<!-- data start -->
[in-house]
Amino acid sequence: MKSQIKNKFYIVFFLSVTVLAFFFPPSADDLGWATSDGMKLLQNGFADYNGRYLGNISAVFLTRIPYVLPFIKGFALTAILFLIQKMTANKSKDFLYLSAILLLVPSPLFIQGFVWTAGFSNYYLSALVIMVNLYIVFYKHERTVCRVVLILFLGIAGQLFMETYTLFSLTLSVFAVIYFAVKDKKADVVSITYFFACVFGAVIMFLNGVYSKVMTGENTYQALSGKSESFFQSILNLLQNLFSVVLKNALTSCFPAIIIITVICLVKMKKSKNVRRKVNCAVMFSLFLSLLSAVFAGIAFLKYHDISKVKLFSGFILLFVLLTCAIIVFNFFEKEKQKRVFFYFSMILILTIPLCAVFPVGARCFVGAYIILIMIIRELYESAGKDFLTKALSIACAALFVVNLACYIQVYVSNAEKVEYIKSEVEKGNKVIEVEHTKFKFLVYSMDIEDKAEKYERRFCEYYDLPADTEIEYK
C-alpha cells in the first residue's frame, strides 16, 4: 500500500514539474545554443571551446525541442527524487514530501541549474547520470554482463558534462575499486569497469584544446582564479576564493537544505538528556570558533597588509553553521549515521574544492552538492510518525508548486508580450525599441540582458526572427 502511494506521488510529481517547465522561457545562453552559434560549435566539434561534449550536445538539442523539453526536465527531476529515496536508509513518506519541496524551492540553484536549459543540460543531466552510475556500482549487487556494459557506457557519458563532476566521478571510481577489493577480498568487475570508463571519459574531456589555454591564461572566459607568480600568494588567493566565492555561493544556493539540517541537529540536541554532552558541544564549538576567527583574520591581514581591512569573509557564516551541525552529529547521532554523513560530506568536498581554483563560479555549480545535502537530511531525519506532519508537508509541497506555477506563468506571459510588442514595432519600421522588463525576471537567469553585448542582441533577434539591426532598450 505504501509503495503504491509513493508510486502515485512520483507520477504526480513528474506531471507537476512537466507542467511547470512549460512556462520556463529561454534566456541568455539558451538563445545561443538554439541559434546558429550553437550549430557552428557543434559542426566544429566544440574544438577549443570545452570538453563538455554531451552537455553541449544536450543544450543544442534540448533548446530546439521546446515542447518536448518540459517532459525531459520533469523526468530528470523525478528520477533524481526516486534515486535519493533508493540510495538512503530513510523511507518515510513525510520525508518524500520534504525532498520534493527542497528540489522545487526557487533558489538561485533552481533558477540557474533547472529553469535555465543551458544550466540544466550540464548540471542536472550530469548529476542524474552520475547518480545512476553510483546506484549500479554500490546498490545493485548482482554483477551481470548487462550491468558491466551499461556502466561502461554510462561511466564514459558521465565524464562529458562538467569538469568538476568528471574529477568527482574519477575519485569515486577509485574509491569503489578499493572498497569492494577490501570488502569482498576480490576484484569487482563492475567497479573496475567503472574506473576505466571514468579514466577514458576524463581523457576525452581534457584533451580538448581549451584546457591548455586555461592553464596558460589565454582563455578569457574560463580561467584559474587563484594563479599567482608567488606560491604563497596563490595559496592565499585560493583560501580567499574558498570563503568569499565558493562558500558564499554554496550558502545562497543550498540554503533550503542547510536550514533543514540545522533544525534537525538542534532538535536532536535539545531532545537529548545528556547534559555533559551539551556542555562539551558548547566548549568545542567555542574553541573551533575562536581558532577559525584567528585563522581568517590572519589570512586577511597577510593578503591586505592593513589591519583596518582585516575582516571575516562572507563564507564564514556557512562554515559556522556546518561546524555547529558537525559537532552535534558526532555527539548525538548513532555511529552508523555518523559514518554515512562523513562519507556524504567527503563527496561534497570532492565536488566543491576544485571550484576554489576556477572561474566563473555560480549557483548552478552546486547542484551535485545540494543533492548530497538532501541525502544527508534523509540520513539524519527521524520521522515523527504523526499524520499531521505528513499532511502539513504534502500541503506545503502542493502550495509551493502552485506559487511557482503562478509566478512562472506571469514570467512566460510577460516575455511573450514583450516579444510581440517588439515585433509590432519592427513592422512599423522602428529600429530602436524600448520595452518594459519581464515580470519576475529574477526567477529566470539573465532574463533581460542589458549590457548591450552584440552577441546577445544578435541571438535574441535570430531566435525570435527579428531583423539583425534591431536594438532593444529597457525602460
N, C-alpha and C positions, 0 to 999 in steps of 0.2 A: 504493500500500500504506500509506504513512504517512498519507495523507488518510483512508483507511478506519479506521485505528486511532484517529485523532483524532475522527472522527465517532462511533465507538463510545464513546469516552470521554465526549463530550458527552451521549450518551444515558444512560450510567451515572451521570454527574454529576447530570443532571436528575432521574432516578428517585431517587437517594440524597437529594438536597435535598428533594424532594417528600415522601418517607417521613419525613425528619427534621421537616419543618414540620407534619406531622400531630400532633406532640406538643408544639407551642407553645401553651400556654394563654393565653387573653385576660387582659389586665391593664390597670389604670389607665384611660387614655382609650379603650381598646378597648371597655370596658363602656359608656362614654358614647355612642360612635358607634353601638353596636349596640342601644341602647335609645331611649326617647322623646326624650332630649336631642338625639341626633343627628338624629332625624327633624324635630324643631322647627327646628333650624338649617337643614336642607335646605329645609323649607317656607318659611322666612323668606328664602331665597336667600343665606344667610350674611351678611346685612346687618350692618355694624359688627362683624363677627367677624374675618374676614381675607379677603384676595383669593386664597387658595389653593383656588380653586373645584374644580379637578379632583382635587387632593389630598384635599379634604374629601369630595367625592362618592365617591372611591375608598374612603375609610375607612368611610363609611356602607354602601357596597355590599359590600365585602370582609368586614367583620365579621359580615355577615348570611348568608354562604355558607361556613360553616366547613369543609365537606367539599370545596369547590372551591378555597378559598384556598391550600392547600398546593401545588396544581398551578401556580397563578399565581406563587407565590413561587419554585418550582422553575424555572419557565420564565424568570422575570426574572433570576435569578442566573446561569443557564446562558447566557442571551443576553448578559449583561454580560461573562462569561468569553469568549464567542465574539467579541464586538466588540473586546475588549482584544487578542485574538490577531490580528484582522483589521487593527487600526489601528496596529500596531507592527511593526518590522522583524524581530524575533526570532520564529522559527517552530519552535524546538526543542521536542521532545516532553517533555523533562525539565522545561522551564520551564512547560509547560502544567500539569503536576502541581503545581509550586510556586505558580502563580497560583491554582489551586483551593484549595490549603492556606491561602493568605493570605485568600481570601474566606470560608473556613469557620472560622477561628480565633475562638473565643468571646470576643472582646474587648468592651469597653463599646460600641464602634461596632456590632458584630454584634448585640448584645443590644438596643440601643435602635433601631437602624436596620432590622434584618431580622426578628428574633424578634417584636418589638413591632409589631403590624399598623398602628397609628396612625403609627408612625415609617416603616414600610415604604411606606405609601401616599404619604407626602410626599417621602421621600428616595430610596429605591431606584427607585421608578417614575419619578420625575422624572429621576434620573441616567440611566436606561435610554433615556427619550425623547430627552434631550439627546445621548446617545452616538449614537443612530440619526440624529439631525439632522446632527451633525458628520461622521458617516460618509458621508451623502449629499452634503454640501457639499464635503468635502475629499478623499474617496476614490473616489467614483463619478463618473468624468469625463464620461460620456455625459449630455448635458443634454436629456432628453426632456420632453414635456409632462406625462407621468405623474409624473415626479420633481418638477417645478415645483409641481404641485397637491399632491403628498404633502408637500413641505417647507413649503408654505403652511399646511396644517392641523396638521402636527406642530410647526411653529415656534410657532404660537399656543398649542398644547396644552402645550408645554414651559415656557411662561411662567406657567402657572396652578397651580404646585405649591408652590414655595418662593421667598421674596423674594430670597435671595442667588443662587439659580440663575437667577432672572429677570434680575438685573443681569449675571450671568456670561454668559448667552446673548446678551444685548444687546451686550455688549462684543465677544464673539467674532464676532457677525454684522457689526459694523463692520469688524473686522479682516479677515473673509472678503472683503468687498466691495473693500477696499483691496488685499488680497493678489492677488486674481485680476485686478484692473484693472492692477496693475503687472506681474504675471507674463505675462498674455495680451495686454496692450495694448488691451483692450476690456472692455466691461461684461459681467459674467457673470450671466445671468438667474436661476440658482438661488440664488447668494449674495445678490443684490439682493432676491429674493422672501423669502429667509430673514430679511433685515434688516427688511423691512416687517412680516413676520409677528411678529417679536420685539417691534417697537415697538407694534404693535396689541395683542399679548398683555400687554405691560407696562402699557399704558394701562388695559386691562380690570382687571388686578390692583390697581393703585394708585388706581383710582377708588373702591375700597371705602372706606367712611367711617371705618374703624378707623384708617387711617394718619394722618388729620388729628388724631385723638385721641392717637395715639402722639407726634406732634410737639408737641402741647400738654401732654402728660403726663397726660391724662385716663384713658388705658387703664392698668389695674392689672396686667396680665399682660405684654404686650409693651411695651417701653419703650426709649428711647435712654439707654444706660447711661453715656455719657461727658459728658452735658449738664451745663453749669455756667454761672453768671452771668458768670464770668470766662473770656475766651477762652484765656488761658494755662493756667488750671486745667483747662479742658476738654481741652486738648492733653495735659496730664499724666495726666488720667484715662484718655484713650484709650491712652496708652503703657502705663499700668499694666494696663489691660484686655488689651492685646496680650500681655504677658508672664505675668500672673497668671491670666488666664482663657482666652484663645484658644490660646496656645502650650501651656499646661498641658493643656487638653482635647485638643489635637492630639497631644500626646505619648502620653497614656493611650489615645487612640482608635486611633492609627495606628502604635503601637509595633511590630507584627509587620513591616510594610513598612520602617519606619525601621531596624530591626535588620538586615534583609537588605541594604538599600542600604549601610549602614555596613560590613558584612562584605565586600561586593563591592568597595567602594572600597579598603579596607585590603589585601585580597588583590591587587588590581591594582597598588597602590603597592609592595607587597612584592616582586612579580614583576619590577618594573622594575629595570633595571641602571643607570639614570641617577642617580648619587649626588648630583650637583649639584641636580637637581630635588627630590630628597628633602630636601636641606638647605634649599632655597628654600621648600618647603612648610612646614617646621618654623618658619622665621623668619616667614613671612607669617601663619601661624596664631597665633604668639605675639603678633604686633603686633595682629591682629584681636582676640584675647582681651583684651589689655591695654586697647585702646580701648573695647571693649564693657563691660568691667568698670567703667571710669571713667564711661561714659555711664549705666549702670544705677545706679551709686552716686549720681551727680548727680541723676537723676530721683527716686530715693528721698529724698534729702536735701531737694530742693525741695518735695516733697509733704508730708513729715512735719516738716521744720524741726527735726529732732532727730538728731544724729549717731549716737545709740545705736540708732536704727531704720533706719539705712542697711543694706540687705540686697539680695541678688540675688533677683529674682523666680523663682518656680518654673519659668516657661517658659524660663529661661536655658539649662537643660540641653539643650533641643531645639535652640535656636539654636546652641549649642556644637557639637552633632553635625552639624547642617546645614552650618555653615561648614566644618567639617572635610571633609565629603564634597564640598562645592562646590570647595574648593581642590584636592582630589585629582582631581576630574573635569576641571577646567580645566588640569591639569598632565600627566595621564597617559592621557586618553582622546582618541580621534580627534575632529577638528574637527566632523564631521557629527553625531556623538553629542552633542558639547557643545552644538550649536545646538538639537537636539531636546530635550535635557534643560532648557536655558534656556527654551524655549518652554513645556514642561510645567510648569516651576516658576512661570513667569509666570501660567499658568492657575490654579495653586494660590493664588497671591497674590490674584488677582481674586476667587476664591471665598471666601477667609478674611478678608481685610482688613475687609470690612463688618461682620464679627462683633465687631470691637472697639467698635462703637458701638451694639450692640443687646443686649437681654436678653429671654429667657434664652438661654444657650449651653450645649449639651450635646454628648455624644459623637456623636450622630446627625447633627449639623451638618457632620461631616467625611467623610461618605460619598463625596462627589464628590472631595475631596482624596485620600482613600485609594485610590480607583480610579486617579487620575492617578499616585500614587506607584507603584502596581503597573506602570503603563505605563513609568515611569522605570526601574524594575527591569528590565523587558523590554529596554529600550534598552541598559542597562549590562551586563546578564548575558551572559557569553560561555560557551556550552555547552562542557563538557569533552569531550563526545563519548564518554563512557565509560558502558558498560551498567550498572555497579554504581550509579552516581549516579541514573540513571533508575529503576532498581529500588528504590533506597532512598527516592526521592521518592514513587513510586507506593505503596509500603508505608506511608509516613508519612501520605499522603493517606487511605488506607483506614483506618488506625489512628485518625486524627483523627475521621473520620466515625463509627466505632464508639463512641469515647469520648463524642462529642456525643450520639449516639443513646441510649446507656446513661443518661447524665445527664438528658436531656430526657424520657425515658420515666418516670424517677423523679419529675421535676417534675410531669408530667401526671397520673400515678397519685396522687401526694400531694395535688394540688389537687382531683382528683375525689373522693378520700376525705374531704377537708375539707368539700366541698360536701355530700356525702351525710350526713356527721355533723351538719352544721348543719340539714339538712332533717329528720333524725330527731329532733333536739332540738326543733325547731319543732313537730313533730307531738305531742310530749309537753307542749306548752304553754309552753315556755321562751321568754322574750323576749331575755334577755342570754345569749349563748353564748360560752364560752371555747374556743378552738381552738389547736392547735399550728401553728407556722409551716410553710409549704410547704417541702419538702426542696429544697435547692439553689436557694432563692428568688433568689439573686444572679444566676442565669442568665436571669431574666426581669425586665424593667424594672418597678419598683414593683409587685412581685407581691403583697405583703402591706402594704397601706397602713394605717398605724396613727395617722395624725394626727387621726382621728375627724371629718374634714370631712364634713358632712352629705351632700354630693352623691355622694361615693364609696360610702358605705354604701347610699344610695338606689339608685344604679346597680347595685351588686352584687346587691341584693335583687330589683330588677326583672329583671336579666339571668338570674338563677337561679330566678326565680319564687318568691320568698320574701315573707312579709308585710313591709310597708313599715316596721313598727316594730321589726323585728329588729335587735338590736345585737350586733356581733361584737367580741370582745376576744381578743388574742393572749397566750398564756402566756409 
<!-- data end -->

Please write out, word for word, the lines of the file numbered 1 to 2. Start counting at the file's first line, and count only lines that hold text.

[in-house]
Amino acid sequence: MKSQIKNKFYIVFFLSVTVLAFFFPPSADDLGWATSDGMKLLQNGFADYNGRYLGNISAVFLTRIPYVLPFIKGFALTAILFLIQKMTANKSKDFLYLSAILLLVPSPLFIQGFVWTAGFSNYYLSALVIMVNLYIVFYKHERTVCRVVLILFLGIAGQLFMETYTLFSLTLSVFAVIYFAVKDKKADVVSITYFFACVFGAVIMFLNGVYSKVMTGENTYQALSGKSESFFQSILNLLQNLFSVVLKNALTSCFPAIIIITVICLVKMKKSKNVRRKVNCAVMFSLFLSLLSAVFAGIAFLKYHDISKVKLFSGFILLFVLLTCAIIVFNFFEKEKQKRVFFYFSMILILTIPLCAVFPVGARCFVGAYIILIMIIRELYESAGKDFLTKALSIACAALFVVNLACYIQVYVSNAEKVEYIKSEVEKGNKVIEVEHTKFKFLVYSMDIEDKAEKYERRFCEYYDLPADTEIEYK